We came prepared, of course, dressed in long sleeves and trousers. My daughter wore a scarf to cover her head.
At the approach of the hour, we saw tourists being told to leave the premises. We asked a mullah if we could stay for the service.
Are you Muslim, he asked. No, we aren’t, but we’d like to sit in. He was quiet and thoughtful for a few seconds, and then nodded his head.
Can my daughter also attend, I continued in a combination of broken Turkish and sign language. Yes, he said.
We chose a choice spot, a third of the way from the front, in the middle, under the majesty of the main dome. We sat down on the carpet, cross-legged, with our shoes off and neatly laid out beside us … imitating the others around us.
Within half-an-hour, people began to pour into the main hall from every direction. We could see shadows moving in the mezzanines and balconies that towered above us. The hall filled up quickly.
We looked around at the sea of humans and then the two of us looked at each other. My daughter’s face reflected my own emotions: a combination of pure elation and a large dose of terror. She didn’t have to put it into words: not only were we the only two non-Muslims around, as far as we could see, but she was the only female in an ocean of males!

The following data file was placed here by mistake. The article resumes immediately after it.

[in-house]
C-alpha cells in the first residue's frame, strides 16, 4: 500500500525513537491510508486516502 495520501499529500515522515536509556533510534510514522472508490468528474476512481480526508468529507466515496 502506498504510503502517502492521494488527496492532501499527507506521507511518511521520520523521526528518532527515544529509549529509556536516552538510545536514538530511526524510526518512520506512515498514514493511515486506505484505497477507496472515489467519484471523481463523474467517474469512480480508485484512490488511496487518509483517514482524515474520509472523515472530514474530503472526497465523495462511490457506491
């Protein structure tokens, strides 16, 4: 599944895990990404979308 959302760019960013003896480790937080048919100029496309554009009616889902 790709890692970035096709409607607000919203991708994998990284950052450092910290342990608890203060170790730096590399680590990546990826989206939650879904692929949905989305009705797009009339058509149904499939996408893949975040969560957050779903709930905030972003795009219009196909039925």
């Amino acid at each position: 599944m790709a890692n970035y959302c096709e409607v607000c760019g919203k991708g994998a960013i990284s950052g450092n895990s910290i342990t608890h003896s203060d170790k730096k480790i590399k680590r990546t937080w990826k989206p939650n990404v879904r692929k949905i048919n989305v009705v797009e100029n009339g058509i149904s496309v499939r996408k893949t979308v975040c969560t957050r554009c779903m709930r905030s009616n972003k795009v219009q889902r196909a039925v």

If the path had been clear, we would’ve made a run for the exit. But we were trapped. We would have to be air-lifted to get out of there!
Suddenly, a young man who had been stepping around the seated figures as he headed in our direction, stopped right next to us and, surveying the field, concluded that there was no space in the vicinity. He looked down at me, and scowled. He gestured at my daughter, pointed to the back of the building and spat out a string of angry words.
We looked around. He was pointing to the far end of the hall -- a hundred yards away, it appeared - to an area in the shadows. It was an elevated platform, about two feet high, surrounded by a waist-high latticed partition. I focused my eyes and noticed a cluster of women sitting against the wall behind it.